Did Honduras’ readmission to the Organization of American States mark the end of the sinister interlude that began with the coup d’état exactly two years ago, on 28 June 2009, and its disastrous impact on civil liberties and human rights?
That was the question that the Latin America and Caribbean division of the World Association of Community Radio Broadcasters (AMARC-ALC) and Reporters Without Borders jointly posed when Honduras was formally readmitted to OAS at the start of this month.
The fight against impunity and for real media diversity is certainly as important as ever, according to members La Voz de Zacate Grande, a community radio station in the far south of the country that is banned from the air-waves.
A Reporters Without Borders special representative was in the Zacate Grande peninsula for the community radio station’s first anniversary, on 14 April, and produced a long audio report of her visit. For the time being, it is available only in Spanish and can be downloaded at this link. A summary follows.
Most of the Honduran community radios affiliated to AMARC attended the 14 April event, which served to highlight the fact that defence of land rights was the main reason for the creation of most of these stations. La Voz de Zacate Grande is a particularly good example.
Decade-old unequal struggle
The inhabitants of the Zacate Grande peninsula in the Pacific-coast Gulf of Fonseca have been harassed constantly for the past 11 years for trying to defend their rights to land now claimed by businessman landowner and palm oil magnate Miguel Facussé Barjum, who wants to develop major tourist projects there.
Several families from the Honduran oligarchy have also investigated in coastal property with the aim of building luxury homes, while the authorities have used the international Ramsar Convention on the protection of wetlands as a pretext to deny the local rural population the right to create and manage projects of their own that would benefit local community development.
Seeing themselves gradually encircled by the big landowners, local peasant farmers formed the Association for the Development of the Zacate Grande Peninsula (ADEPZA) and are trying to recover the lands on which their families have lived for generations. But the justice system seems to be using environmental and property-right laws to side with the big landowners.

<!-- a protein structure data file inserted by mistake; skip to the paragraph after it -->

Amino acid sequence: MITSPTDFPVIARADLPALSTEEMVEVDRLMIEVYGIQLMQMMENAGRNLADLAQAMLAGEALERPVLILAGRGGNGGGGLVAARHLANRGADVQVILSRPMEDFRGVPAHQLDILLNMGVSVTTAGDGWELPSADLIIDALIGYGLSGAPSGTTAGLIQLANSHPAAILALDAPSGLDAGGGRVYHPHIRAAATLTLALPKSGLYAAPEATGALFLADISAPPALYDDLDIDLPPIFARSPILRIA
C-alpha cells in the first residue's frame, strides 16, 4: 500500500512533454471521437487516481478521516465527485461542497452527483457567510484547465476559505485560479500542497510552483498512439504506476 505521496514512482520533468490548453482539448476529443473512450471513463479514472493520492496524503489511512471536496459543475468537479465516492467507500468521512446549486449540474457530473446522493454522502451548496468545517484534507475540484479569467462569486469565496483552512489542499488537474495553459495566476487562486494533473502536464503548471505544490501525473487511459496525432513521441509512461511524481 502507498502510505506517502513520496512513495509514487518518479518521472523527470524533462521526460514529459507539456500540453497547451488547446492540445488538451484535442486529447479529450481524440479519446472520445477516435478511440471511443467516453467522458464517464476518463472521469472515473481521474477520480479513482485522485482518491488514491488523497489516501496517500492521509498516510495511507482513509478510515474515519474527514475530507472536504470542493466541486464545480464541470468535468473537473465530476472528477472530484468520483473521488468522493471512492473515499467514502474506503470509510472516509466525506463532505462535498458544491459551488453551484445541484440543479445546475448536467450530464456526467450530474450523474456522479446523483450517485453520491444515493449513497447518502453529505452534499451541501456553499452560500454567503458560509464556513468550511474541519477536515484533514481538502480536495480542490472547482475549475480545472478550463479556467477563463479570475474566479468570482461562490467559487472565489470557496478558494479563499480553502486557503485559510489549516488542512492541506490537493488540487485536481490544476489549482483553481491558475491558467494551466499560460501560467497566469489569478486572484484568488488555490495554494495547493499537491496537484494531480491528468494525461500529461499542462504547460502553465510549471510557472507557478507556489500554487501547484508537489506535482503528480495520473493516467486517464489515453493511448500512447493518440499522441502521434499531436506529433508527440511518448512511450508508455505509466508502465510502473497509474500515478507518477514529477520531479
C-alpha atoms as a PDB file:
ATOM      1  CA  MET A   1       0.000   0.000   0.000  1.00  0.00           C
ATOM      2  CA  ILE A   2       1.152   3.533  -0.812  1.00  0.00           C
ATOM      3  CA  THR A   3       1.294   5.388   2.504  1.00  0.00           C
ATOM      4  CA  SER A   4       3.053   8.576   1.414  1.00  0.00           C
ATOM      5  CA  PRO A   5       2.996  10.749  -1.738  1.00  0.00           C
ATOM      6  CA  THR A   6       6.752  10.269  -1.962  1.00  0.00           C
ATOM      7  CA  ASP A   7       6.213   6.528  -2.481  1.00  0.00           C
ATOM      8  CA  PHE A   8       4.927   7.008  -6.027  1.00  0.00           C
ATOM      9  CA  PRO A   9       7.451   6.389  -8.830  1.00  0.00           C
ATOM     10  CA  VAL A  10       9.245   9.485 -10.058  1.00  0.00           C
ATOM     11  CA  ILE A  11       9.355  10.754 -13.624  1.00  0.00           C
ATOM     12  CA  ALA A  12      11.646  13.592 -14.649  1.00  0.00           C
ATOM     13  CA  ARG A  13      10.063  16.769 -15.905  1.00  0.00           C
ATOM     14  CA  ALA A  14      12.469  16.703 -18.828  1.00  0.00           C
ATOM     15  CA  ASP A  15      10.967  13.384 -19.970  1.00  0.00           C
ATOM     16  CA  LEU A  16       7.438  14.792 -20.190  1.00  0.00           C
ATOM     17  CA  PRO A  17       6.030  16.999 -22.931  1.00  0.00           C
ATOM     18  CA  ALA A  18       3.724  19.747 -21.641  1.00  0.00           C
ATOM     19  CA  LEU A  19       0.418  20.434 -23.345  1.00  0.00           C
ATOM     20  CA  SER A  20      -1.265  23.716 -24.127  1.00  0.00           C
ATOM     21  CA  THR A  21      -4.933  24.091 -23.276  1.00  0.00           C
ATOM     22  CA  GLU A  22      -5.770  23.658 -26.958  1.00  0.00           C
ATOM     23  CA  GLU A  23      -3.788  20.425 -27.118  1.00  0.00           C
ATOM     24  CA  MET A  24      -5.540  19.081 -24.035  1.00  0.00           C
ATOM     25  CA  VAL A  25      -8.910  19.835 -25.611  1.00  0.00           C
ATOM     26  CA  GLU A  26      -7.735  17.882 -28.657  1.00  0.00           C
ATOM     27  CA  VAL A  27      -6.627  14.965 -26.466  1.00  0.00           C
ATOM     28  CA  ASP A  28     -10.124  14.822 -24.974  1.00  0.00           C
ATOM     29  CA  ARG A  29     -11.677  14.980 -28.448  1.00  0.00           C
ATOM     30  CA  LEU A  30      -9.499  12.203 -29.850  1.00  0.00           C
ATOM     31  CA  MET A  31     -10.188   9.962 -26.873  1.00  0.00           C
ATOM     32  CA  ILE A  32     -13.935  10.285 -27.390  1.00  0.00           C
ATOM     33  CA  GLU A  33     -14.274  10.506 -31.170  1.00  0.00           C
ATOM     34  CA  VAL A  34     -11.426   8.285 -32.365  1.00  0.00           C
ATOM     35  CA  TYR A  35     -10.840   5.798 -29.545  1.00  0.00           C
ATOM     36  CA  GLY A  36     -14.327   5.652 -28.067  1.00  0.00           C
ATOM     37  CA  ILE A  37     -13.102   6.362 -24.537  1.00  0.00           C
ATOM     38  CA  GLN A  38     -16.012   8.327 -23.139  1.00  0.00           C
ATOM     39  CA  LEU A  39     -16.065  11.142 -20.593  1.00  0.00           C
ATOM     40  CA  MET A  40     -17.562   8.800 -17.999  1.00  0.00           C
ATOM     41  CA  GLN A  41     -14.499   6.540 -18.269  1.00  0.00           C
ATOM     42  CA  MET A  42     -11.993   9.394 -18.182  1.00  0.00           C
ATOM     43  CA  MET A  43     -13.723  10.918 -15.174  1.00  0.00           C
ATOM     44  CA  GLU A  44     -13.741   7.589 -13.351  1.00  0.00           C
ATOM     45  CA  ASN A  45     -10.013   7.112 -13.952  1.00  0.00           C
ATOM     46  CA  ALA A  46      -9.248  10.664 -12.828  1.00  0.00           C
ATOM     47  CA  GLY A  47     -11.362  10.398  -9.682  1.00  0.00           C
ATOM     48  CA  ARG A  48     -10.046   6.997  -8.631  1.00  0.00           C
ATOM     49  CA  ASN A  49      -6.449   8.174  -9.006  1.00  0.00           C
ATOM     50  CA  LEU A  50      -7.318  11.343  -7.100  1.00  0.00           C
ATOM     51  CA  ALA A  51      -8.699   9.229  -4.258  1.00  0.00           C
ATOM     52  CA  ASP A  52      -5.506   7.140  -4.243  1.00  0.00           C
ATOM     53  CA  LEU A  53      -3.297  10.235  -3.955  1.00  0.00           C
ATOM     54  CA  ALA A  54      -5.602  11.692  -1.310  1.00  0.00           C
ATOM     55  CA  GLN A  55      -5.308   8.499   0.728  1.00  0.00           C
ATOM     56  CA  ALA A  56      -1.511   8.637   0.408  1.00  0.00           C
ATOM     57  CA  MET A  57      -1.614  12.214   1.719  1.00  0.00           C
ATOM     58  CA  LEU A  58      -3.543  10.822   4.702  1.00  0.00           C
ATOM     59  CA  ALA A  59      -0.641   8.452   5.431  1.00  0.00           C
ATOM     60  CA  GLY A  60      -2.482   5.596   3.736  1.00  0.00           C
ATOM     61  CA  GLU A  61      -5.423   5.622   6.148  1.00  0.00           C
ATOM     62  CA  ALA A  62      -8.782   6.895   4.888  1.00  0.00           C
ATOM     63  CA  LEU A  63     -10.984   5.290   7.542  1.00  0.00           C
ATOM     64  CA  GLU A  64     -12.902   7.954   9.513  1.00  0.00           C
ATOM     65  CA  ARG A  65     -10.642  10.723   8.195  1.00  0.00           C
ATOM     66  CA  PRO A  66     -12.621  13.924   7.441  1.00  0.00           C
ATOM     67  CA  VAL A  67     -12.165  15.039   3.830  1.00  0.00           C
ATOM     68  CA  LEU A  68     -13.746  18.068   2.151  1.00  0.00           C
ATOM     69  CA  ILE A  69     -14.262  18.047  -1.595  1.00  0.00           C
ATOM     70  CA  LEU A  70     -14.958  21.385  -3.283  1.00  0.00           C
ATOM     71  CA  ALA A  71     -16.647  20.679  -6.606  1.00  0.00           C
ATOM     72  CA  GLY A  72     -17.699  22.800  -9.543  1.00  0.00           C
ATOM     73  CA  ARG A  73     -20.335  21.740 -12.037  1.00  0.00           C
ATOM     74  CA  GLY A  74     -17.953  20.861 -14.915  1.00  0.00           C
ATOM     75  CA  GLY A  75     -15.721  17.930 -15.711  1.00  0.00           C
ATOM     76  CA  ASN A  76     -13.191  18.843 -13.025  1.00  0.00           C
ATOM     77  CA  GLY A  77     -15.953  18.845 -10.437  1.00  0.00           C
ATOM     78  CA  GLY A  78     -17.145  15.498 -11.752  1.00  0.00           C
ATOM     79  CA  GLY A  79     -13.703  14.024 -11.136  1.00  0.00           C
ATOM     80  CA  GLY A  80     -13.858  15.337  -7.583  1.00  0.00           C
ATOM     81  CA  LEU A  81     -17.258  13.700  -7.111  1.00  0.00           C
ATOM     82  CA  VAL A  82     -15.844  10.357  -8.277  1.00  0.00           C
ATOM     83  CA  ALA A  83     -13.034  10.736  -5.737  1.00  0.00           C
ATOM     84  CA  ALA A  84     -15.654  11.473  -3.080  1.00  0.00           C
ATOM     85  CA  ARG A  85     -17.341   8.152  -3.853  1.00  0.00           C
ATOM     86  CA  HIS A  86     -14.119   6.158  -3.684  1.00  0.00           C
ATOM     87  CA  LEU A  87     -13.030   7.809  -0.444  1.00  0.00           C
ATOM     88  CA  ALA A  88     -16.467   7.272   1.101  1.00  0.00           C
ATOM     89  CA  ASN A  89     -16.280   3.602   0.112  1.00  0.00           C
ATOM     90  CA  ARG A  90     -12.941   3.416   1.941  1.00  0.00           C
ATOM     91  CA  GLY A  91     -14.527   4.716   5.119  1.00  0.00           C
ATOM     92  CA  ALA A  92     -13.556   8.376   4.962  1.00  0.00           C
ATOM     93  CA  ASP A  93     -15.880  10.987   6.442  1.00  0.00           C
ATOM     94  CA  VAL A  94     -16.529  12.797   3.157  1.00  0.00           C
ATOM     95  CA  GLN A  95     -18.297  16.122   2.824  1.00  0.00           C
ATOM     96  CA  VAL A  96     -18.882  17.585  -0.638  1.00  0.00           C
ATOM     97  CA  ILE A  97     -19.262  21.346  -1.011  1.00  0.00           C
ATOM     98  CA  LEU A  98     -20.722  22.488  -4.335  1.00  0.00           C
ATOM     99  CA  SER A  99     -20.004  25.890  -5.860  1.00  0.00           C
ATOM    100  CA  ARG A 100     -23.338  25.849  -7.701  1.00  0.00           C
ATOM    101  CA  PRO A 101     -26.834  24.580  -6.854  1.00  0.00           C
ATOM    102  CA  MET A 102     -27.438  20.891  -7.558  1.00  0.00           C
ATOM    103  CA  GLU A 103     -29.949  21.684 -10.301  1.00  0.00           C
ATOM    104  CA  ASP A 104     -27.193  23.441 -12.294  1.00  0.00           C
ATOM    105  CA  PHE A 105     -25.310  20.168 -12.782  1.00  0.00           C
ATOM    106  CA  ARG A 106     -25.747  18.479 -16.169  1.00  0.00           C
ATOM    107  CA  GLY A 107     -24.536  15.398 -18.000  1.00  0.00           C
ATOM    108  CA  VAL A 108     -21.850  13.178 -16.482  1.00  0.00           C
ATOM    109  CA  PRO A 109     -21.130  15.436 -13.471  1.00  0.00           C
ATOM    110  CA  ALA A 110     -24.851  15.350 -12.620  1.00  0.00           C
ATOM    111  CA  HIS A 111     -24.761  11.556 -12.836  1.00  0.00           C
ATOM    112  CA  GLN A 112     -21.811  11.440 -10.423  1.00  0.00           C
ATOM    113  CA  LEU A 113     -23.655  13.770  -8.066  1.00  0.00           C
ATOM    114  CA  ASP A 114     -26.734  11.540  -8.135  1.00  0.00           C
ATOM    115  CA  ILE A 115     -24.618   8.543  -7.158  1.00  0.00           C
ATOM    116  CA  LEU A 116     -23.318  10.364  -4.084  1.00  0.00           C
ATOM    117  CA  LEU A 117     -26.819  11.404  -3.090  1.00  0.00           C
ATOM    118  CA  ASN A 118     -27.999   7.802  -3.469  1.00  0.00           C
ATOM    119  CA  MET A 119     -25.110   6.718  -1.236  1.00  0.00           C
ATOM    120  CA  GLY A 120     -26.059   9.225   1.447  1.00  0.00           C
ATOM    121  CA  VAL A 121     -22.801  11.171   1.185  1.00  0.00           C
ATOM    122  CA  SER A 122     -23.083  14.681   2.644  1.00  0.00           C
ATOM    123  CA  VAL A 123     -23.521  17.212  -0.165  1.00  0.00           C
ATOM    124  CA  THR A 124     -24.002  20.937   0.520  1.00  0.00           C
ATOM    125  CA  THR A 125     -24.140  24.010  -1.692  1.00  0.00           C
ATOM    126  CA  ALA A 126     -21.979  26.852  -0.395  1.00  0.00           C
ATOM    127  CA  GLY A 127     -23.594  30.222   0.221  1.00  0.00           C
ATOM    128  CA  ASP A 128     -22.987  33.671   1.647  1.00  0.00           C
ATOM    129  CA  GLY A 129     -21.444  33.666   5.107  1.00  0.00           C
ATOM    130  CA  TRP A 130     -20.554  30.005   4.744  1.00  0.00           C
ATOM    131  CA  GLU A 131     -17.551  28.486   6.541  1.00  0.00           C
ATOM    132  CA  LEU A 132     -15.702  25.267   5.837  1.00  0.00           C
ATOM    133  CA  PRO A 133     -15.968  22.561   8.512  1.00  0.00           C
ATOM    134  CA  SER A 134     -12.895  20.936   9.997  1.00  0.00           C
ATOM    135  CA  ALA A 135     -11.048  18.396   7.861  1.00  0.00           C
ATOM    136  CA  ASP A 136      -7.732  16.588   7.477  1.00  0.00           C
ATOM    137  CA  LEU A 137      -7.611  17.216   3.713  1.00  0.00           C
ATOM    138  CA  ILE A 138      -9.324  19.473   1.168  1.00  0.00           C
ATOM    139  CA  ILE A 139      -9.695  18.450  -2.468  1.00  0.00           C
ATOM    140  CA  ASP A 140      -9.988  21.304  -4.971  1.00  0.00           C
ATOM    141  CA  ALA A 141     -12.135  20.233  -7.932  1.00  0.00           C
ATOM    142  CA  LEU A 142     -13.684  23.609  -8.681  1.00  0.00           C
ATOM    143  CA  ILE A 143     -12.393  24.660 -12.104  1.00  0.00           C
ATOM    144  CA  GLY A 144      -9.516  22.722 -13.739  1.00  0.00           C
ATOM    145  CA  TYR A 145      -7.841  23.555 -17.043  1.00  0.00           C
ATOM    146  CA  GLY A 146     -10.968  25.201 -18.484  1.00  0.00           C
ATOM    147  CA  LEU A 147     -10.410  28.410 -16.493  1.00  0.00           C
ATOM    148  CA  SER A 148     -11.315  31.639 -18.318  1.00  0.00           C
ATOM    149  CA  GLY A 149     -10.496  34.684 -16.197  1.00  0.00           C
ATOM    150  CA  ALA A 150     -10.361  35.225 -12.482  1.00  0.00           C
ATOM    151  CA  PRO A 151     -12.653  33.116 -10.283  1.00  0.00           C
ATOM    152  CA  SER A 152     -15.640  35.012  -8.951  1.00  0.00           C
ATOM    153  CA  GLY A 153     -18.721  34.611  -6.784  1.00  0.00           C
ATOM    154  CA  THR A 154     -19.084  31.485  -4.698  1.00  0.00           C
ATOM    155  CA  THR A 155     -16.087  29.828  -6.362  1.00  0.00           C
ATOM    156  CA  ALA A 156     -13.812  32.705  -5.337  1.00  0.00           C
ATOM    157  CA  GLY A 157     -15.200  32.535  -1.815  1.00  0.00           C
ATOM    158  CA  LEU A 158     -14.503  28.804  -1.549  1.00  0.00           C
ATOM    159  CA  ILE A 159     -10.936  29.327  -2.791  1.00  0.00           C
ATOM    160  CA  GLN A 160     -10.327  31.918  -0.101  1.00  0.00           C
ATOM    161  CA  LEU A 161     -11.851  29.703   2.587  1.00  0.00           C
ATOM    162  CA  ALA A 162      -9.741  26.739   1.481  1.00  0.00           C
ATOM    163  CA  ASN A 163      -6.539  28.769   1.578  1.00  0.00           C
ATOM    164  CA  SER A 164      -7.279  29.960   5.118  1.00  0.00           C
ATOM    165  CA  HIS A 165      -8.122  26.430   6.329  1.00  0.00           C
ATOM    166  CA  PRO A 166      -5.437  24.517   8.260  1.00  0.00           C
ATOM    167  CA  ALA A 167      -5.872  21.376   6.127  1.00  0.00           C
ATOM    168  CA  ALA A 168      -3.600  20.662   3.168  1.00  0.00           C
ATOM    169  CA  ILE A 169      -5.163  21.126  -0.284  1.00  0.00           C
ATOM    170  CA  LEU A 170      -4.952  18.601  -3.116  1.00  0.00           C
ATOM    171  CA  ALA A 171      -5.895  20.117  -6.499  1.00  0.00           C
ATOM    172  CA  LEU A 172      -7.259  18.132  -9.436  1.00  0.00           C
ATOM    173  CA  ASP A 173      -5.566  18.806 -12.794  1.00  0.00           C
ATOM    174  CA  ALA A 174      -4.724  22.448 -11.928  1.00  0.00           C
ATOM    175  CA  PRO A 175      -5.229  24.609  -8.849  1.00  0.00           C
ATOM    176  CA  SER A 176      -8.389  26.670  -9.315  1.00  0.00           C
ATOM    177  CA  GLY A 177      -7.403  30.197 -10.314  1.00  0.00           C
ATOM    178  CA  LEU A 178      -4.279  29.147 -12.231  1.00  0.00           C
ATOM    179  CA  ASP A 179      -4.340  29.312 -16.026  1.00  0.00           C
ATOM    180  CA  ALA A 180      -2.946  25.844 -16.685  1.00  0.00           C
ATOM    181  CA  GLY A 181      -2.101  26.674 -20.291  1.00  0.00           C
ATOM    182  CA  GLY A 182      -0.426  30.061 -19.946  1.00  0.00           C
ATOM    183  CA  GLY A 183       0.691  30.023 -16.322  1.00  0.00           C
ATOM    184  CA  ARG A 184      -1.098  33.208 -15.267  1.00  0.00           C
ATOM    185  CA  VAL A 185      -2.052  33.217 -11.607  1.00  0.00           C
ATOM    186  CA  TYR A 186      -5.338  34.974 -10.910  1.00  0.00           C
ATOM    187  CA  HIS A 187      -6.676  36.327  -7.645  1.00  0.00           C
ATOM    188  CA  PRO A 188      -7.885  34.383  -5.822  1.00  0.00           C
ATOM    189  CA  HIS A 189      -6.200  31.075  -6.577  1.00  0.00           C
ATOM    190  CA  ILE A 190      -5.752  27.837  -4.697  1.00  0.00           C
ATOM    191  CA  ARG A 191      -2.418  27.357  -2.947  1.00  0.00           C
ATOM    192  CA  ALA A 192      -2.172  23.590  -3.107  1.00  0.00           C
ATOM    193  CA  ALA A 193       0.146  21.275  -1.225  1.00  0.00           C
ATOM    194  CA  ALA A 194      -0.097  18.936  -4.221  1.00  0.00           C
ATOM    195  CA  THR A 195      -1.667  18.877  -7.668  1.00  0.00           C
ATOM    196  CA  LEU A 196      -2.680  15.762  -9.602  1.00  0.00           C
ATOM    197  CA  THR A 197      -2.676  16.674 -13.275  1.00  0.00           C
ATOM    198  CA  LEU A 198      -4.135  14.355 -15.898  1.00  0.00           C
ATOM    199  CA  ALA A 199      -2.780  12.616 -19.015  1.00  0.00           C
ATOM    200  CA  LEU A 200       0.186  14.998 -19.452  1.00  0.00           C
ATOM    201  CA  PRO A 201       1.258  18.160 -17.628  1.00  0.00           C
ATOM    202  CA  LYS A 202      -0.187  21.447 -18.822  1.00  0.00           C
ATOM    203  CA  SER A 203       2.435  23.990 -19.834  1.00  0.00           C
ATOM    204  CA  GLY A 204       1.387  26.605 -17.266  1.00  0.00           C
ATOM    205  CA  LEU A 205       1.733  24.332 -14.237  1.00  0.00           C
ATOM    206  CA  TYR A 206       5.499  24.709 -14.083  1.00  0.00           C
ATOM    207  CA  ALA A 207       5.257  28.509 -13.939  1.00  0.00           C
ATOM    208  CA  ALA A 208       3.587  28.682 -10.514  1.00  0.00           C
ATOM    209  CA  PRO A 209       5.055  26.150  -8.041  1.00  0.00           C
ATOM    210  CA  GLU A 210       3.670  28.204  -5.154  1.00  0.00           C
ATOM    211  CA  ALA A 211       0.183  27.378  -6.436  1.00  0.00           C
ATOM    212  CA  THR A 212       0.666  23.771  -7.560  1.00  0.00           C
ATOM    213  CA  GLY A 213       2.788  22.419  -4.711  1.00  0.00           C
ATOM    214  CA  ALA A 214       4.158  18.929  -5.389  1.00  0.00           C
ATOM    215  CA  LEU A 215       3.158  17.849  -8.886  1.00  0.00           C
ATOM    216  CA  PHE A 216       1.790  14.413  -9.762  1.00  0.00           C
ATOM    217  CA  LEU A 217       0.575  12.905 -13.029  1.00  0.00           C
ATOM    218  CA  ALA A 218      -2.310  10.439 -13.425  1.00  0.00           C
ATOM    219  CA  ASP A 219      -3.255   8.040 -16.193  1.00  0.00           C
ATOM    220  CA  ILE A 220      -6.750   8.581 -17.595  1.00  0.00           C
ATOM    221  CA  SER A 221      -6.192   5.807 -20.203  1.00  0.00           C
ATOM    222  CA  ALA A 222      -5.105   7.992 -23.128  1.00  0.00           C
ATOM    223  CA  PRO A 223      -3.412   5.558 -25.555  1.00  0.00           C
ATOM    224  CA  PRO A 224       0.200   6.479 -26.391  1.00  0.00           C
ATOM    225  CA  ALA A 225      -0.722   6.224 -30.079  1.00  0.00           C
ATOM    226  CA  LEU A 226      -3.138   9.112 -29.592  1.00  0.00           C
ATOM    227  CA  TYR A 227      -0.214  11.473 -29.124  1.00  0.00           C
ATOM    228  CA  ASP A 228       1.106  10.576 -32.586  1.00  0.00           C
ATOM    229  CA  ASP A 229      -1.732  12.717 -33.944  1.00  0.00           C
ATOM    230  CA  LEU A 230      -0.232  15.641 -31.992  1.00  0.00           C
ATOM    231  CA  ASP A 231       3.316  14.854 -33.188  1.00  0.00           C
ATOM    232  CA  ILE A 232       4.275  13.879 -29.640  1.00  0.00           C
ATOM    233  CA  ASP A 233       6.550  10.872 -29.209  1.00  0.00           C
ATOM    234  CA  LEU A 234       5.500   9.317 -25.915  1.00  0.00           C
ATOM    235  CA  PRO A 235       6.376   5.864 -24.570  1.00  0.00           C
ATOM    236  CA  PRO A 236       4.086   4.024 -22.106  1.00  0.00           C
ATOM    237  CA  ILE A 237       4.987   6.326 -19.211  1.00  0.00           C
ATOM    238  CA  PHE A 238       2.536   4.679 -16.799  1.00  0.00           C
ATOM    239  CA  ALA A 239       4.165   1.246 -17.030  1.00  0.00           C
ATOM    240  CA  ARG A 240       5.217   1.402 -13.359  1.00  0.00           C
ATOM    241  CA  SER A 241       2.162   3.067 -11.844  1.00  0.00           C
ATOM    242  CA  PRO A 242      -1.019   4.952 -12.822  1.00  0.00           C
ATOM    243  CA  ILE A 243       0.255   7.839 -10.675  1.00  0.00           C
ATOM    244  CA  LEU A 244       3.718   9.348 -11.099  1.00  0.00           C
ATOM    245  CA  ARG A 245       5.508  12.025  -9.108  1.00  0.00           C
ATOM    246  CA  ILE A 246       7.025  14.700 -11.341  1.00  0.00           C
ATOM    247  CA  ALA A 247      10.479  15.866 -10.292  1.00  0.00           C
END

Most of ADEPZA’s members are being prosecuted on charges of endangering the environment or land encroachment. They include the association’s secretary, Gerardo Aguilar, one of the 21 young people who work for the radio station. The land on which the station was built in the hamlet of Puerto Grande is claimed by Facussé. As community radio stations are not recognized in Honduras, ADEPZA president Pedro Canales is also charged with illegally using a broadcast frequency.
Two of the station’s women reporters, Elia Xiomara Hernández and Elba Yolibeth Rubio, are still facing prosecution on charges of sedition and resisting the police during their arrest while covering the use of force to evict a family in the nearby locality of Coyolito. They have to report to a court on the neighbouring island of Tigre every two weeks. This requires taking a ferry and they themselves have to pay the fare, which is not cheap.
A prosecution is still also pending against station director Franklin Meléndez, who was wounded in the leg in a shooting attack on 13 March by two men opposed to the demands that ADEPZA had been making on the air. His assailants were not arrested and continue to circulate freely in the area.
Such case of violence do not surprise the local populations, many of whose members have had to emigrate to the United States in order to escape poverty and to help supply the needs of those who have stayed behind. Facussé is able to exploit this situation, offering property title to those who agree to work for him and thereby encouraging division and conflict within the community. And on the eve of the radio station’s anniversary, his wife toured the peninsula’s villages, distributing toys and candy to children.
La Voz de Zacate Grande’s response to such patronage is the right to information as a tool to promote public education. The interviews conducted last April suggest that, rather than just a radio station, it is seen as an instrument for defending common interests.
Reporters Without Borders also visited the Afro-Honduran community in the Atlantic-coast locality of Triunfo de La Cruz in April. There too, the local population would be unable to voice their objections to agro-industrial and real estate projects without their radio station to help them.
Radio Coco Dulce (also known as Radio Faluma Bimetu in the Garifuna language), which was created by OFRANEH (the Black Fraternal Organization of Honduras, was the target of repeated attacks last January which obliged it to suspended broadcasting for 12 days. The enforced silence came 12 months after it was forced off the air by an arson attack.
With the help of International Media Support, AMARC-ALC and Reporters Without Borders funded the rebuilding of Radio Coco Dulce after its destruction in January 2010. This year, they provided the station with a small video-surveillance system. Although badly needed, it did not prevent an arson attack on station manager Alfredo López’s home on 7 April, while the visiting Reporters Without Borders representative was in the area. Those responsible are still at large.
This action was made possible by the EU’s European Instrument for Democracy and Human Rights (EIDHR), of which Reporters Without Borders is a beneficiary.